The co-inventor of XML likes Google's philosophy overall, and especially how it applies to competing against the 'Disney-fied walled garden' of Apple's iPhone.
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Stephen Shankland has been a reporter at CNET since 1998 and writes about processors, digital photography, AI, quantum computing, computer science, materials science, supercomputers, drones, browsers, 3D printing, USB, and new computing technology in general. He has a soft spot in his heart for standards groups and I/O interfaces. His first big scoop was about radioactive cat poop.
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The move puts a personal face on the cultural, technical, and business issues central to Silicon Valley companies. In a blog post titled "Now A No-Evil Zone," Bray said Monday he's in philosophical alignment with Google in general and in opposition to Apple's iPhone specifically.
"The reason I'm here is mostly Android. Which seems to me about as unambiguously a good thing as the tangled wrinkly human texture of the Net can sustain just now," Bray said.
Specifically, he likes Android's developer-friendliness, its full suite of interfaces, its open-source nature, its strong Google backing, its open market--and its competition to the iPhone. Bray offers the following tirade against Apple's ways:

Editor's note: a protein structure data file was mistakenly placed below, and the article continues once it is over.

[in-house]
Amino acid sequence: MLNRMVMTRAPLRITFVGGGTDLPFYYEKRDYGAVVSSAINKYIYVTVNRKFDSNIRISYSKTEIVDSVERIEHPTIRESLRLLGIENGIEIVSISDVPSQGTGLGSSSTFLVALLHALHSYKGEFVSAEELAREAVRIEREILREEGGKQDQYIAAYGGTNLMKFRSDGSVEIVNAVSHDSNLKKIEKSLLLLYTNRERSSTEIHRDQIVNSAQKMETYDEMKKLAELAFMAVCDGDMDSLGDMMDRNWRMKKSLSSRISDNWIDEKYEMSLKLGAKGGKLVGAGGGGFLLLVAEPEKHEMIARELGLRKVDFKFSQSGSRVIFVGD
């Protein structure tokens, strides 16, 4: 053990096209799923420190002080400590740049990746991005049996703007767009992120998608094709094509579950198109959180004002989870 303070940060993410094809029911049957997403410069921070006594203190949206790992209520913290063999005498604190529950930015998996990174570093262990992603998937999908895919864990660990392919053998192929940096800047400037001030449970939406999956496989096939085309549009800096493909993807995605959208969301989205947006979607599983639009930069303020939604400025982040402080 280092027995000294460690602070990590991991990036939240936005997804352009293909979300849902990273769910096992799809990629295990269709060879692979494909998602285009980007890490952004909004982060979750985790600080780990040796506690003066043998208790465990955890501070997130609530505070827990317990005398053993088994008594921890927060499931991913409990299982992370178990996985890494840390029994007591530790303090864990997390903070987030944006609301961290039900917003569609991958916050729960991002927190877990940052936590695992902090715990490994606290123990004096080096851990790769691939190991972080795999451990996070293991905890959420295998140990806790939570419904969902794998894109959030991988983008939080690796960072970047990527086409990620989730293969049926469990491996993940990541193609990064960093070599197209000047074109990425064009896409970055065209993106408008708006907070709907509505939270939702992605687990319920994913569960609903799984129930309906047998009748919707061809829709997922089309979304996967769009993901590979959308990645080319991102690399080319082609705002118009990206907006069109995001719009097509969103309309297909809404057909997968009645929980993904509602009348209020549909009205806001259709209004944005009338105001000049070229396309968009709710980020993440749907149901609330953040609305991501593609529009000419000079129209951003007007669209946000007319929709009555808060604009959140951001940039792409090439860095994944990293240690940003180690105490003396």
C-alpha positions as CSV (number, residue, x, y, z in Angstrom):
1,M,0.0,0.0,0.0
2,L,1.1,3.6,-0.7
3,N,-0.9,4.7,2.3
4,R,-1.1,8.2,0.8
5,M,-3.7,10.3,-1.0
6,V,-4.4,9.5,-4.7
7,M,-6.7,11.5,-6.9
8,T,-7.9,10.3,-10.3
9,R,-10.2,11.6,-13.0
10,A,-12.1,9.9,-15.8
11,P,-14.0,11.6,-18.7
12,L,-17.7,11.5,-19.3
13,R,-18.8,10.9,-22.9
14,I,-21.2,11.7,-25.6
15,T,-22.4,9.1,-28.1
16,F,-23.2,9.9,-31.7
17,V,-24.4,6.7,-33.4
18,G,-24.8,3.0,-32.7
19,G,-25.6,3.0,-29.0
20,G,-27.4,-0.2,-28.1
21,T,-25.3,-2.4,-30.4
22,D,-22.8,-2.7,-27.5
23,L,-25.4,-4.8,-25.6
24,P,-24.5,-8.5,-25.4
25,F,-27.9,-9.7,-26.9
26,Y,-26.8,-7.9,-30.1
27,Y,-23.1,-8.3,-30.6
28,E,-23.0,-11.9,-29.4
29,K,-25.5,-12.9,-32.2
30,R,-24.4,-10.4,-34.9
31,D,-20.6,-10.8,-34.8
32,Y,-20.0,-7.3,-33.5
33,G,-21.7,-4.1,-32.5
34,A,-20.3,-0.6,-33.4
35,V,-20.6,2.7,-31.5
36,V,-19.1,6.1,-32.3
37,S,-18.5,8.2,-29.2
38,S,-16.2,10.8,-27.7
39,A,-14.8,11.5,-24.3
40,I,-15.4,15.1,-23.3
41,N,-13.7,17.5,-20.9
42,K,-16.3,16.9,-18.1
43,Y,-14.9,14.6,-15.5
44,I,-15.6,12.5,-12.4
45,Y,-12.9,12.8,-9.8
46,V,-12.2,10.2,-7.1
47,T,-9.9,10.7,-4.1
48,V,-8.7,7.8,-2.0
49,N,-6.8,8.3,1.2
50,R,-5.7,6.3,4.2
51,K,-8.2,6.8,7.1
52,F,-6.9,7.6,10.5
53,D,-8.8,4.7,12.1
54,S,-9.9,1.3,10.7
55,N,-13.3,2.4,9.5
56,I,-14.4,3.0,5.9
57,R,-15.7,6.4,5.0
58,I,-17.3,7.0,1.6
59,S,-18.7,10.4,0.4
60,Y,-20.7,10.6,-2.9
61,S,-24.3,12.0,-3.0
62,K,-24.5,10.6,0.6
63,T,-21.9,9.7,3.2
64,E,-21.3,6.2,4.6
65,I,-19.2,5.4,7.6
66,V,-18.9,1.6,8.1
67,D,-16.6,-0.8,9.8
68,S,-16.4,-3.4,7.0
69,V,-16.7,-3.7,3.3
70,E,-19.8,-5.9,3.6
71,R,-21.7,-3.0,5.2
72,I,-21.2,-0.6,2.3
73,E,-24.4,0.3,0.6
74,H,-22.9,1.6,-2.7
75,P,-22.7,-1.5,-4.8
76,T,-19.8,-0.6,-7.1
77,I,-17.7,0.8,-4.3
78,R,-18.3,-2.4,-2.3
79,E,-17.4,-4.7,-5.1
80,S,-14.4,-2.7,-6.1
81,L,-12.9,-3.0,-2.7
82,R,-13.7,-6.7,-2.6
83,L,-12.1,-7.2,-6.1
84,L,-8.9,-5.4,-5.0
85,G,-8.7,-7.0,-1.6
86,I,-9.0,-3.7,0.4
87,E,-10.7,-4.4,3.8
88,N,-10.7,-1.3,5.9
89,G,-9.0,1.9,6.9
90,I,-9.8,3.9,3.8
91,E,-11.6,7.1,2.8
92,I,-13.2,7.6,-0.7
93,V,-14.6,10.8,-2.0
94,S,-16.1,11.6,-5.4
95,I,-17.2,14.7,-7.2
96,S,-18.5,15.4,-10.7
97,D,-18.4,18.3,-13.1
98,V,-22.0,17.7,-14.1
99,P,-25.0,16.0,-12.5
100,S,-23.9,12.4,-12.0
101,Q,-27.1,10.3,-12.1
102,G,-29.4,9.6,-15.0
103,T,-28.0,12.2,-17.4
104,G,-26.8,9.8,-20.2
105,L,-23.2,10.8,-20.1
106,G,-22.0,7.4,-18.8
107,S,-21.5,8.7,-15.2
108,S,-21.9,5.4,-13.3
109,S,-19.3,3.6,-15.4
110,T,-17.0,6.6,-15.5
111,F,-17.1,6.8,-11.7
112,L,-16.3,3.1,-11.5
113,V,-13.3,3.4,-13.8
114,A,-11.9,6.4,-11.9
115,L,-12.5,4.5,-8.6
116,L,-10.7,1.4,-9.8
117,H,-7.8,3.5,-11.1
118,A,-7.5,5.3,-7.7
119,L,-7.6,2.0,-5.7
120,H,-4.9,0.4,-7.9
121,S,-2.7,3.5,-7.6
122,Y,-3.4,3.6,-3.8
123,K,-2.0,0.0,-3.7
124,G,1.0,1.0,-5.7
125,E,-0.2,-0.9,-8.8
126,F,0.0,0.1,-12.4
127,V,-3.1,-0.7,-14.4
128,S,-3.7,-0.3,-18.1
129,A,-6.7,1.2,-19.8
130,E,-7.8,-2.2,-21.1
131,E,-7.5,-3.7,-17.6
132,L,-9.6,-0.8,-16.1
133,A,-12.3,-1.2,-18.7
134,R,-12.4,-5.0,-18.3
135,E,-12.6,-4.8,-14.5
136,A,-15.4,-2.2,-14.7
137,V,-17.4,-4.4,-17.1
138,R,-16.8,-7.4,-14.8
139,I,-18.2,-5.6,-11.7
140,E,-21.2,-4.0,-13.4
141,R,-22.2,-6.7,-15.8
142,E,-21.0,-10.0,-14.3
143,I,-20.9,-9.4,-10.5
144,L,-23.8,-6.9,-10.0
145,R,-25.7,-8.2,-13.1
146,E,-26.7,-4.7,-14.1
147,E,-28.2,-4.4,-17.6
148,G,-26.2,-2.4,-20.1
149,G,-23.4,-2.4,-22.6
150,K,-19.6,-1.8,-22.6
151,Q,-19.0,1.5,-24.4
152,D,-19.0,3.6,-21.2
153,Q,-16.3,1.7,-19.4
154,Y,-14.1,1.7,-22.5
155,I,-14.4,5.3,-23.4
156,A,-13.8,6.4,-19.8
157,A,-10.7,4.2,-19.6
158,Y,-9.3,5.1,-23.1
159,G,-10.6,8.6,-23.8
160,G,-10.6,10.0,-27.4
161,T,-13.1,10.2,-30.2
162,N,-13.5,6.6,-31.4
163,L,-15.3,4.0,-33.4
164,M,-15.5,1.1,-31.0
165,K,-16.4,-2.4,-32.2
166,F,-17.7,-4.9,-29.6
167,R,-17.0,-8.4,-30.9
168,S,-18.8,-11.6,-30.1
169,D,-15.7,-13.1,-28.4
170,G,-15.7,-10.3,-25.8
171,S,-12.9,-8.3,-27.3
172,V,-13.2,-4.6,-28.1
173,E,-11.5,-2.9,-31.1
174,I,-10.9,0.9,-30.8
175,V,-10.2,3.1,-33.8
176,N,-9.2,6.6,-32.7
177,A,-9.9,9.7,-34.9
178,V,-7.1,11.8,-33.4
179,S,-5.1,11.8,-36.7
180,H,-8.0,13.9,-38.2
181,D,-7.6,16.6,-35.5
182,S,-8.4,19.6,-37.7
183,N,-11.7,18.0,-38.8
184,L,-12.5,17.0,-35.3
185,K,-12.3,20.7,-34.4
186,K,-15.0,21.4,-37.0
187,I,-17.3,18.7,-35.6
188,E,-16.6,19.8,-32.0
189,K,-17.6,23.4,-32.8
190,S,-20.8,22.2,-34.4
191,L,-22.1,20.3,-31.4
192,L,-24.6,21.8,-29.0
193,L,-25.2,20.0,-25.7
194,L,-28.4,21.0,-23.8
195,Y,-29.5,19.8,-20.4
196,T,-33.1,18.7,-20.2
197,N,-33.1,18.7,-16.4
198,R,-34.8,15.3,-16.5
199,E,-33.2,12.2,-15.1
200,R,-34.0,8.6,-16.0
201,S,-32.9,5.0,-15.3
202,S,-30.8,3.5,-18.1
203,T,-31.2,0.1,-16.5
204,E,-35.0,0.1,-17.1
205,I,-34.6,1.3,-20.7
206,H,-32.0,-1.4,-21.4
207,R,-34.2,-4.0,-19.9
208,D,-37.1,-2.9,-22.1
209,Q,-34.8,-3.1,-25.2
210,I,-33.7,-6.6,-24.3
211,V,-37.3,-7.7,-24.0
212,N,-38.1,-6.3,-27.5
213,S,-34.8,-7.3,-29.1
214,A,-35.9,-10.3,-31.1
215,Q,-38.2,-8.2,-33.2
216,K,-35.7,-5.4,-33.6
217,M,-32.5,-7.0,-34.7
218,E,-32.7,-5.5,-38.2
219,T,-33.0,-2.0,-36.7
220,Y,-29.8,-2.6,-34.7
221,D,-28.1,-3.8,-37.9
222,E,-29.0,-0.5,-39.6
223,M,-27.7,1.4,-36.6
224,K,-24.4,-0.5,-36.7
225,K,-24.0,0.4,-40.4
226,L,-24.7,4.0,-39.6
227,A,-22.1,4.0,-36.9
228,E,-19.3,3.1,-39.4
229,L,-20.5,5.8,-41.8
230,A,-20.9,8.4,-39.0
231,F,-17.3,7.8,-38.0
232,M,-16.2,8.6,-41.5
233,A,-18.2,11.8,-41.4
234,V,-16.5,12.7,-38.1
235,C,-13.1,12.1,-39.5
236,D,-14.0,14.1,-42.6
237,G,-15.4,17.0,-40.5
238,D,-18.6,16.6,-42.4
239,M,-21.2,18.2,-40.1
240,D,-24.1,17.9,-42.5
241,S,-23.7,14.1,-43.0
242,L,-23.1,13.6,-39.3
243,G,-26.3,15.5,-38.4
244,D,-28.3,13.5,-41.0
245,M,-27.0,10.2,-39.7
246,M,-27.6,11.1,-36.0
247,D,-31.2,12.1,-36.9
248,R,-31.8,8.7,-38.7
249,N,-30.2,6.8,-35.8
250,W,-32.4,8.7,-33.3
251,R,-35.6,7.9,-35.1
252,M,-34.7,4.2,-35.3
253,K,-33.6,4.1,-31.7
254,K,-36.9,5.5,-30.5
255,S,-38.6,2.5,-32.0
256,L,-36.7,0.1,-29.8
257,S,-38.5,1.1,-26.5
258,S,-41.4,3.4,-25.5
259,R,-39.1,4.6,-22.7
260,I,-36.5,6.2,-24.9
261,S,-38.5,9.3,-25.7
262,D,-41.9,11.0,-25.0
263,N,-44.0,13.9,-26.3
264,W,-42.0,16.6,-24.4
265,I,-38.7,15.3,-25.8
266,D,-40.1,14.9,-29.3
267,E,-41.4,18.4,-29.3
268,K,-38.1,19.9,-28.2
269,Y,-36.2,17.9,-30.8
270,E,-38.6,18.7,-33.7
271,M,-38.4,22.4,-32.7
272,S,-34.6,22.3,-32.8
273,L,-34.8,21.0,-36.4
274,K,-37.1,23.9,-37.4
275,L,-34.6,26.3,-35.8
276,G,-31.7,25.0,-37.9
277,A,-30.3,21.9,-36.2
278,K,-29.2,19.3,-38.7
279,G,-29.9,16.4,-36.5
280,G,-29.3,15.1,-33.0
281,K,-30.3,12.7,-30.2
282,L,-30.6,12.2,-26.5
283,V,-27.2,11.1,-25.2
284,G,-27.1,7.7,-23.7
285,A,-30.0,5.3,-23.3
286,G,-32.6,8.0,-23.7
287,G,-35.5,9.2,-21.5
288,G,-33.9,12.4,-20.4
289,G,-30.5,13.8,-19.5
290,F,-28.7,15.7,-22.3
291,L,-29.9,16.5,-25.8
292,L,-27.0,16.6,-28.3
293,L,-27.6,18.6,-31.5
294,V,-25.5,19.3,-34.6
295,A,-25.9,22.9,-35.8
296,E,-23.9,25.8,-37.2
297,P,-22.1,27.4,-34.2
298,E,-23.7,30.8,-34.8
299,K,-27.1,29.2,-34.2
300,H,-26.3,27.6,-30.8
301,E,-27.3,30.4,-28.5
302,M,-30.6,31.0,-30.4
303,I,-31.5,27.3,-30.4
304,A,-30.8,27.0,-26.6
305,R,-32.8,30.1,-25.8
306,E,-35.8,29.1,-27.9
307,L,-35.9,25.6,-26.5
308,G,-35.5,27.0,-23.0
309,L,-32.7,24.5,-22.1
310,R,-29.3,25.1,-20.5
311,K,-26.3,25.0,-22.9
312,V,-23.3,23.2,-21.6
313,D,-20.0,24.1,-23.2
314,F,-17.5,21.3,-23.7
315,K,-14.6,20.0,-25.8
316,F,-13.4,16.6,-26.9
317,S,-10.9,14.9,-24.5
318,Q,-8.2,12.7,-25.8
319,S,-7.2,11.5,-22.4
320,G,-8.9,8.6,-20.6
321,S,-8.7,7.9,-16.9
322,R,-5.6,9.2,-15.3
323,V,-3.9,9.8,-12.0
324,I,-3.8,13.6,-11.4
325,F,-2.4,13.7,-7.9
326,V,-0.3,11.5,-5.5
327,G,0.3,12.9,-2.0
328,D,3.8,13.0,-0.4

The iPhone vision of the mobile Internet's future omits controversy, sex, and freedom, but includes strict limits on who can know what and who can say what. It's a sterile Disney-fied walled garden surrounded by sharp-toothed lawyers. The people who create the apps serve at the landlord's pleasure and fear his anger.
I hate it.
I hate it even though the iPhone hardware and software are great, because freedom's not just another word for anything, nor is it an optional ingredient...
The big thing about the Web isn't the technology, it's that it's the first-ever platform without a vendor (credit for first pointing this out goes to Dave Winer). From that follows almost everything that matters, and it matters a lot now, to a huge number of people. It's the only kind of platform I want to help build.
Apple apparently thinks you can have the benefits of the Internet while at the same time controlling what programs can be run and what parts of the stack can be accessed and what developers can say to each other.
I think they're wrong and see this job as a chance to help prove it.
Early on, Google famously adopted a "don't be evil" motto, attempting to build into its corporate culture a motivation besides merely maximizing shareholder value. Although this appeals to Bray, he said he recognized the time for absolutes is over for Google.
It's now too big to be purely good or in fact purely anything. I'm sure that tendrils of stupidity and evil are even now finding interstitial breeding grounds whence they will emerge to cause grief. And there are some Google initiatives that I feel no urge to go near.
But there are those Ten Things and you know, I'm down with 'em. Unreservedly.
Bray had been at Sun Microsystems since 2004; Sun had a strong corporate culture endorsing open interfaces and, eventually, open-source software as well.
"I'd had an offer to stay with Oracle which I decided to decline," Bray said. "I'll maybe tell the story when I can think about it without getting that weird spiking-blood-pressure sensation in my eyeballs."